A look at McNeil's advanced numbers in 2021 shows a bit of a mixed bag.

He was among the best in the league when it came to strikeout rate and whiff percentage, a bit above average in xBA and max exit velocity, and average in max exit velocity.

But McNeil was well below average when it came to barreling up balls, walk rate, hard hit percentage, xwOBA, and average exit velocity.

If you're of the belief that what befell McNeil in 2021 is a sign of things to come, an easy argument can be made to move on.

But moving on now would mean trading McNeil with his value at its lowest, and potentially giving up on someone who is due for a big bounce back.

WHY IT COULD MAKE SENSE FOR MCNEIL TO STAY

As noted above, it seems likely that McNeil could bounce back in 2022, with the 2021 campaign fading away and being remembered as an aberration.

While McNeil's advanced numbers in 2021 weren't great, some of it had to do with who McNeil has always been as a hitter. And some of it had to do with struggles in some very specific situations.

For example, McNeil is never going to be someone who walks a ton. He is not Brandon Nimmo.

And a look at McNeil's walk rate in 2021 shows that it was in line with his career rate of just under 7.0 percent. Similarly, McNeil's strikeout rate of 9.6 percent was just a tick higher than it was during his All-Star season in 2019 (9.2 percent).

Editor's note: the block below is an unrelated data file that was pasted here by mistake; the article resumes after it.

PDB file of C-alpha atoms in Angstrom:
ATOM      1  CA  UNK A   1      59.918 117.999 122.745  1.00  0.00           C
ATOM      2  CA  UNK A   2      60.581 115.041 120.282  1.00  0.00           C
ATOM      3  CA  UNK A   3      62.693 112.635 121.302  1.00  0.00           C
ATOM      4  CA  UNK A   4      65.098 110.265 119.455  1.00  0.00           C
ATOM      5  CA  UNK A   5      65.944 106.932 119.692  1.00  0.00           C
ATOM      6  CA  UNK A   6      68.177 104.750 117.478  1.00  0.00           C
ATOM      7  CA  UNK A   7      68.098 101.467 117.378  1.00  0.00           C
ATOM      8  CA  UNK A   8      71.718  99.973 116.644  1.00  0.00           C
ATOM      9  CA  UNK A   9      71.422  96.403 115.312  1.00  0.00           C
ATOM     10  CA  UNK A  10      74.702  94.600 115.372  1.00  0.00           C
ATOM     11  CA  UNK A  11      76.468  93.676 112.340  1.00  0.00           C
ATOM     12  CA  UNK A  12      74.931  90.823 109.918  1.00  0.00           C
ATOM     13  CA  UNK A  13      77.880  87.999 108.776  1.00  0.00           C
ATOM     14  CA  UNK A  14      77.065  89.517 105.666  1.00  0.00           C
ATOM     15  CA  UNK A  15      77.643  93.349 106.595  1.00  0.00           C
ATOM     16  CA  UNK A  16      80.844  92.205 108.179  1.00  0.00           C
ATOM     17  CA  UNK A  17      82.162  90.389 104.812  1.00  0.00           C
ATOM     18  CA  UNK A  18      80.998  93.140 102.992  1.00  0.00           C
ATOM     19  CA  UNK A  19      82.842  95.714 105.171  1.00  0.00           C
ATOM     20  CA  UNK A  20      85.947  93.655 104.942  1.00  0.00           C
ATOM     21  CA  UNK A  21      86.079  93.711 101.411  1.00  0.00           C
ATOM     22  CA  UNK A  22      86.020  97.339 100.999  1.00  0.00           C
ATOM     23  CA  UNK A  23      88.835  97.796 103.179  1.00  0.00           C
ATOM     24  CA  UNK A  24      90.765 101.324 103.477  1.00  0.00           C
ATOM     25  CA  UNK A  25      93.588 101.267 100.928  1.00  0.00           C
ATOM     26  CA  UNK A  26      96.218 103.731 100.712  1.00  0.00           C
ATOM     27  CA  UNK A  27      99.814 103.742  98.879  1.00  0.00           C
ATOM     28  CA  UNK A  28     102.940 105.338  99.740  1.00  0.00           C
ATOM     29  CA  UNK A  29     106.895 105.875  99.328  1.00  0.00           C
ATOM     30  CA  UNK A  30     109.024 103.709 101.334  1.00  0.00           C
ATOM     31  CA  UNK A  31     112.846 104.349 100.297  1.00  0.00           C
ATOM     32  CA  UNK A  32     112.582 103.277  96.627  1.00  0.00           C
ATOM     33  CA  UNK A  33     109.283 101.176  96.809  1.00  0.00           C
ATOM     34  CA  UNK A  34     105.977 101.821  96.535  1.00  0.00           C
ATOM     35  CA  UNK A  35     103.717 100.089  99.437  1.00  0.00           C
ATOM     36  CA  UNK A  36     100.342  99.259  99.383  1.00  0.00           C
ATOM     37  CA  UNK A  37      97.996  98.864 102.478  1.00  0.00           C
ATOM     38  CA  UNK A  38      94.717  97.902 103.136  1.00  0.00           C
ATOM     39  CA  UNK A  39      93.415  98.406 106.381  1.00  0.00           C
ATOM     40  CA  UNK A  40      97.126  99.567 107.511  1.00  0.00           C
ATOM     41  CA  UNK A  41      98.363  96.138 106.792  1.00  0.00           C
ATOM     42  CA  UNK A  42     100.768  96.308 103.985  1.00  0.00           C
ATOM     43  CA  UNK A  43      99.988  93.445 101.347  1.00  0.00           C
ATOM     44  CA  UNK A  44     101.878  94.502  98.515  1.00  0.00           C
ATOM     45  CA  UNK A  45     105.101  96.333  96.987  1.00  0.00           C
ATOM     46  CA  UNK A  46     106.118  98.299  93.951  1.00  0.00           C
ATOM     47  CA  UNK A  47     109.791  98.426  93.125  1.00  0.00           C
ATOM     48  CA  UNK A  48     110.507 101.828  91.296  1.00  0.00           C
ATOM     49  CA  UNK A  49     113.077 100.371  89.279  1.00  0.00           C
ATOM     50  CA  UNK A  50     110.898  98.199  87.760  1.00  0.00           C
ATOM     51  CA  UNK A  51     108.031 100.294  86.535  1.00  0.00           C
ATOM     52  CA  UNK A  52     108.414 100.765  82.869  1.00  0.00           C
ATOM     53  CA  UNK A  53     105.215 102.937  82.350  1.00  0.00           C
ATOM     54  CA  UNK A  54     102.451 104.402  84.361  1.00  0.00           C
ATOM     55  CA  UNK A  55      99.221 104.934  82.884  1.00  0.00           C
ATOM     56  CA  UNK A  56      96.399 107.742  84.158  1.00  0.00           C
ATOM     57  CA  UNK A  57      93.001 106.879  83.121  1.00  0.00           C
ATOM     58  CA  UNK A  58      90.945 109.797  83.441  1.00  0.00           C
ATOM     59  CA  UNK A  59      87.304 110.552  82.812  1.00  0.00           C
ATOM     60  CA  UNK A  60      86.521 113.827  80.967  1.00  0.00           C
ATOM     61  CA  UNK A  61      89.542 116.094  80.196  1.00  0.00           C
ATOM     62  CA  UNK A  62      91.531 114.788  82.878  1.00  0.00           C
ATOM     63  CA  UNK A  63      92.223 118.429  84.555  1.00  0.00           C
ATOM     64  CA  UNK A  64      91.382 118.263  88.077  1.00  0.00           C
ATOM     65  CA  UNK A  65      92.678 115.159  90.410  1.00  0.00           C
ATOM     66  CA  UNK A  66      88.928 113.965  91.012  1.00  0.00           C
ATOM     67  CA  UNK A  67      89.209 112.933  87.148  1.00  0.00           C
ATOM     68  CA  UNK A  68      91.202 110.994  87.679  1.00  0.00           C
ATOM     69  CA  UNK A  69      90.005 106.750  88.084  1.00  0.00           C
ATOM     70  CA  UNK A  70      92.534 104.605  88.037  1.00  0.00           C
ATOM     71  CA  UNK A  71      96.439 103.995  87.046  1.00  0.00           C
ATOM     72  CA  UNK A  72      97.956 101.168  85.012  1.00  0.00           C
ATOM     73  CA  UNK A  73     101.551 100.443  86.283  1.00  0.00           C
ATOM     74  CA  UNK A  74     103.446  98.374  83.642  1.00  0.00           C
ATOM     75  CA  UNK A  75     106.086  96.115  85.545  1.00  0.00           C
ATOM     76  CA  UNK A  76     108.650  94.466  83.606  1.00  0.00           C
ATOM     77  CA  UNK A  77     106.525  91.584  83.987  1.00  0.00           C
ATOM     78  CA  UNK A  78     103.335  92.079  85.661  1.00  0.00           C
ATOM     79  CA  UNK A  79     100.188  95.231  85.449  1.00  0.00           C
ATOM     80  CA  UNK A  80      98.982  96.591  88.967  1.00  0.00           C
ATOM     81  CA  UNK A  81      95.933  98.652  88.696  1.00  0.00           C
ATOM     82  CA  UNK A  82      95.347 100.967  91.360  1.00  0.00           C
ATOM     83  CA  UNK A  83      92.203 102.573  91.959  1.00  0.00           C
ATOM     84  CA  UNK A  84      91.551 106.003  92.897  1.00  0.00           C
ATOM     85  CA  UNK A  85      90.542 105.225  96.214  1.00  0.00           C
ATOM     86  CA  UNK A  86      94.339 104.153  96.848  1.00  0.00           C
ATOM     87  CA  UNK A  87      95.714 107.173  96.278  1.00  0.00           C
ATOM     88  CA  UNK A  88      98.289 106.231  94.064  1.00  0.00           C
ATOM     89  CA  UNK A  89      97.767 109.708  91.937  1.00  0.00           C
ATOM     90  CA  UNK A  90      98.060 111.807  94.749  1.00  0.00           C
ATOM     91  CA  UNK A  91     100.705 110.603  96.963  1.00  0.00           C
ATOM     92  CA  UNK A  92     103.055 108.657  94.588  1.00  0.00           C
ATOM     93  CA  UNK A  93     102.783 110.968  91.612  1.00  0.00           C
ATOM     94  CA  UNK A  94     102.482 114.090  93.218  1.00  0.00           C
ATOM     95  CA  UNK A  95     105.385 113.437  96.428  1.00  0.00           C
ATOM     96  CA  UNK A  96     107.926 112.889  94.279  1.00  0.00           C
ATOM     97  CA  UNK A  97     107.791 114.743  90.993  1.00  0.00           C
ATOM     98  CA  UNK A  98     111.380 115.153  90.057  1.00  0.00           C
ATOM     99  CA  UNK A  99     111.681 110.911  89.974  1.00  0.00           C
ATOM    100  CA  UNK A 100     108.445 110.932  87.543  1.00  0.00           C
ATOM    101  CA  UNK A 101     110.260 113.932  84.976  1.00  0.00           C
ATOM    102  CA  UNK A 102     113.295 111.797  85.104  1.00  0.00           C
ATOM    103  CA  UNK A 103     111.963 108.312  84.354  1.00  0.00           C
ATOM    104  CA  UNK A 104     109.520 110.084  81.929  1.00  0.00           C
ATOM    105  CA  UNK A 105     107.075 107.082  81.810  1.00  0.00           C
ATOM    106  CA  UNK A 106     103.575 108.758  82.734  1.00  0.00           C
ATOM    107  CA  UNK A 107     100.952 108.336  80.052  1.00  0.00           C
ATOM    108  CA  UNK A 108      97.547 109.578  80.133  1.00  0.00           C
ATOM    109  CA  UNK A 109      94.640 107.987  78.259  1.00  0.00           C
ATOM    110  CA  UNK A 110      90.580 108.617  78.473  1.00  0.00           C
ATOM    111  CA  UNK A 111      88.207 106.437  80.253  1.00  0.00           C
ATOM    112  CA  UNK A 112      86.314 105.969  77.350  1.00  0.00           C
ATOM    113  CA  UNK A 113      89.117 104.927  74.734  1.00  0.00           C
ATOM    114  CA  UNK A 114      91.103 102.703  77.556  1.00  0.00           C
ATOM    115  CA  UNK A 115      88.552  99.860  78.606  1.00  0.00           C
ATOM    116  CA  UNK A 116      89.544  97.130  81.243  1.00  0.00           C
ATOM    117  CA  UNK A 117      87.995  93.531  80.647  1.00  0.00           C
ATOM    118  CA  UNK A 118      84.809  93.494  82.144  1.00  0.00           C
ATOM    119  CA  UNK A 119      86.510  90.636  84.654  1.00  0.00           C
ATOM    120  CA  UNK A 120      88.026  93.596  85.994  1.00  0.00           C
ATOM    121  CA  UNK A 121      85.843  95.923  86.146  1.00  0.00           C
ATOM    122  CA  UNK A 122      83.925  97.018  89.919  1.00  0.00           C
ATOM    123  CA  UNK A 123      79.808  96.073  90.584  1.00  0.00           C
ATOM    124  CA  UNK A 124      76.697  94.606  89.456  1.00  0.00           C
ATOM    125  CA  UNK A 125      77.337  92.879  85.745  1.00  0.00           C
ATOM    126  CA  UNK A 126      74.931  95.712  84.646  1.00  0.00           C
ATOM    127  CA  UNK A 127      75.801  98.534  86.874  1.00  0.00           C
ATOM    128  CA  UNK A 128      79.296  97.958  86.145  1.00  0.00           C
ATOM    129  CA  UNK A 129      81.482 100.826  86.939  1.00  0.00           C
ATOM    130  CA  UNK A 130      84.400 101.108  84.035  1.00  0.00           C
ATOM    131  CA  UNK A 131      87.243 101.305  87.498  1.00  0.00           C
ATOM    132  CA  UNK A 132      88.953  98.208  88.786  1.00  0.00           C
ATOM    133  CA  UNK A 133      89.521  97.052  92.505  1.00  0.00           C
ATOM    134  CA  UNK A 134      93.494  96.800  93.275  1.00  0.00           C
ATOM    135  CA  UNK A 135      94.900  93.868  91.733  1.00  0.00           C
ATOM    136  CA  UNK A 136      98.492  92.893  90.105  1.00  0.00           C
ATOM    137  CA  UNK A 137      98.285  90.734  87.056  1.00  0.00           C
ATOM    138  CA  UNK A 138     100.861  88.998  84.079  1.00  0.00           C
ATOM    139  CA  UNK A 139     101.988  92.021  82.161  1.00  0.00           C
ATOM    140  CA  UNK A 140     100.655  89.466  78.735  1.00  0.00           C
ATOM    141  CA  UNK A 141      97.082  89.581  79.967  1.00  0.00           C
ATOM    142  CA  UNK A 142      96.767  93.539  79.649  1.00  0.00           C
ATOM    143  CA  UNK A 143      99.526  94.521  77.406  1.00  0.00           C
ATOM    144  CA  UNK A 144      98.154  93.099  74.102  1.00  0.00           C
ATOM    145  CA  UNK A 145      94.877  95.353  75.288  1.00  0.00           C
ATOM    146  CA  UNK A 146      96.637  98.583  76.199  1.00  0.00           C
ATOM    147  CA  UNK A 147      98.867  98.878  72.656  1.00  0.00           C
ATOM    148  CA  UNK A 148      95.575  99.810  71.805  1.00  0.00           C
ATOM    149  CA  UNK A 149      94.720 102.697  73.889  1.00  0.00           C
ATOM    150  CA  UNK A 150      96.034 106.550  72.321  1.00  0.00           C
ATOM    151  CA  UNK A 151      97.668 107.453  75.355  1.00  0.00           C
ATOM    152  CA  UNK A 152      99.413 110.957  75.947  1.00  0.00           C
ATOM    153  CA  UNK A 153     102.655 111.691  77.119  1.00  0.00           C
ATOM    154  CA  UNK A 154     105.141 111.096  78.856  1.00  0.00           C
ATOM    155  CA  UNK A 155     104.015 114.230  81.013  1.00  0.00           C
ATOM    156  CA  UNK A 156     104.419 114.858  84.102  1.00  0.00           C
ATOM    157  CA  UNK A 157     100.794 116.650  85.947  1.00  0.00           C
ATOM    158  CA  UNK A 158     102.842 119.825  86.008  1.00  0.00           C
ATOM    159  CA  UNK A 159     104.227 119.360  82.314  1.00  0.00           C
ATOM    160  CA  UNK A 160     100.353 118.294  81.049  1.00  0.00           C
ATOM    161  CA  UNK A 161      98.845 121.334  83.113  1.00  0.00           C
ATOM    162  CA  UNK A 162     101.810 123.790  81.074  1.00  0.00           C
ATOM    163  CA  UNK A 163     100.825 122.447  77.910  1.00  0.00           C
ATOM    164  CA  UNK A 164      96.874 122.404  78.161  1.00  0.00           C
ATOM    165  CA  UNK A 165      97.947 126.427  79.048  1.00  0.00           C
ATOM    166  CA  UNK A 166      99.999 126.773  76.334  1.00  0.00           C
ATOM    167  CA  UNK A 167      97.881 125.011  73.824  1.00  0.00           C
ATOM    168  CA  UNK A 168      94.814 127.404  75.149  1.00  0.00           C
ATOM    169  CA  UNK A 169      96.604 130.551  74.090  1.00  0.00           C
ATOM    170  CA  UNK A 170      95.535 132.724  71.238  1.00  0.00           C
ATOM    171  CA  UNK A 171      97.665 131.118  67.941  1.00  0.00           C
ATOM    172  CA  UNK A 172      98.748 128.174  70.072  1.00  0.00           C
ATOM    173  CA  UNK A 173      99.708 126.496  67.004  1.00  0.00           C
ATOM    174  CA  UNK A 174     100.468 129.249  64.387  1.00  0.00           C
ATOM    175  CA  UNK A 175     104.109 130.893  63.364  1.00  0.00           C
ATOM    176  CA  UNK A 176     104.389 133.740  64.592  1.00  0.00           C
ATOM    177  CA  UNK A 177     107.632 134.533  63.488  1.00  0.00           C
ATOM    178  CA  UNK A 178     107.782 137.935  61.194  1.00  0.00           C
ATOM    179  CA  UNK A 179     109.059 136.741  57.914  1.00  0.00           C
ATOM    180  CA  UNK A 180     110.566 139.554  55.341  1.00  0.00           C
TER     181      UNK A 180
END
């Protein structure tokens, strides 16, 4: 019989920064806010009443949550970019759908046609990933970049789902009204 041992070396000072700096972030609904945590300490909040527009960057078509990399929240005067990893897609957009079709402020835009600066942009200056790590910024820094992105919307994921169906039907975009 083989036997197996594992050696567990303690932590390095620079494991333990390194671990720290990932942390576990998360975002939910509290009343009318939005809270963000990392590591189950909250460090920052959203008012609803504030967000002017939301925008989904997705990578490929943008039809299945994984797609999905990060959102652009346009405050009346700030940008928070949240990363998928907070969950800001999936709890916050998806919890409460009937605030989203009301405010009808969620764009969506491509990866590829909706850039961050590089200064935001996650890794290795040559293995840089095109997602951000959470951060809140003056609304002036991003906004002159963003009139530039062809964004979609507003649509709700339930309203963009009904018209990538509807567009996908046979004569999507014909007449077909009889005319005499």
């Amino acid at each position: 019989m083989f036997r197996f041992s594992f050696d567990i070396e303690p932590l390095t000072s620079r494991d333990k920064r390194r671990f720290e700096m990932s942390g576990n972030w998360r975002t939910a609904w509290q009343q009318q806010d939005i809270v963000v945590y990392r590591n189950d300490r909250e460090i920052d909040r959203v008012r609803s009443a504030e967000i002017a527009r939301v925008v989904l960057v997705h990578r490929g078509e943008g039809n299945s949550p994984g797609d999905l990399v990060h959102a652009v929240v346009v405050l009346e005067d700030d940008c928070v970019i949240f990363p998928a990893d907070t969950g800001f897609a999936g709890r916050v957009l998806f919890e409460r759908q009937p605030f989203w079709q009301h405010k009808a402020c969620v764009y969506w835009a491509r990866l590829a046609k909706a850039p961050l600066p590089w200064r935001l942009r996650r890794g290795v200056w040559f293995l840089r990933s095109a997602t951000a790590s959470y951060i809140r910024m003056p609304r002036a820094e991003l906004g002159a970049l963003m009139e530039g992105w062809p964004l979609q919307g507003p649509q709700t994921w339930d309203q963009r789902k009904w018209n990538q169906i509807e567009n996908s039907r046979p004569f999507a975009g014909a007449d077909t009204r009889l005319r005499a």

Much of what did McNeil in this past season was what happened when he put the ball in play, and as is noted above, some of that can be attributed to bad luck.

McNeil's hard hit rate in 2021 (28.9 percent) dropped, but not at an alarming rate -- it was 30.9 percent in 2020.

Jul 28, 2021; New York City, New York, USA; New York Mets second baseman Jeff McNeil (6) follows through on an RBI single against the Atlanta Braves during the third inning at Citi Field.
Jul 28, 2021; New York City, New York, USA; New York Mets second baseman Jeff McNeil (6) follows through on an RBI single against the Atlanta Braves during the third inning at Citi Field.

Part of McNeil's down season was due to how poorly he hit against fastballs (this was a team-wide issue), with his slashing a meager .253 with a .349 slugging percentage against them after hitting .354 with a .521 slugging against fastballs in 2020.

And McNeil's struggles against fastballs in 2021 should be easily correctable in 2022, unless you think his bat speed has vanished at the age of 29 (it hasn't).

Meanwhile, McNeil continued to spread the ball to all fields while his line drive rate, fly ball rate, and ground ball rate were all around his career norms.

And if you're expecting a rebound year from McNeil in 2022, there are other factors that make it a no-brainer to bring him back.

The first is McNeil's versatility, with him able to play third base, second base, left field, and right field all at an average level.

McNeil can play second base for the Mets if they don't retain Javier Baez, third base if they don't add a big free agent, and either left or right field if Conforto leaves via free agency.

McNeil is also under team control through the 2024 season and is still relatively inexpensive, due to make just $2.8 million in 2022.

VERDICT

The Mets need to keep McNeil. It's as simple as that.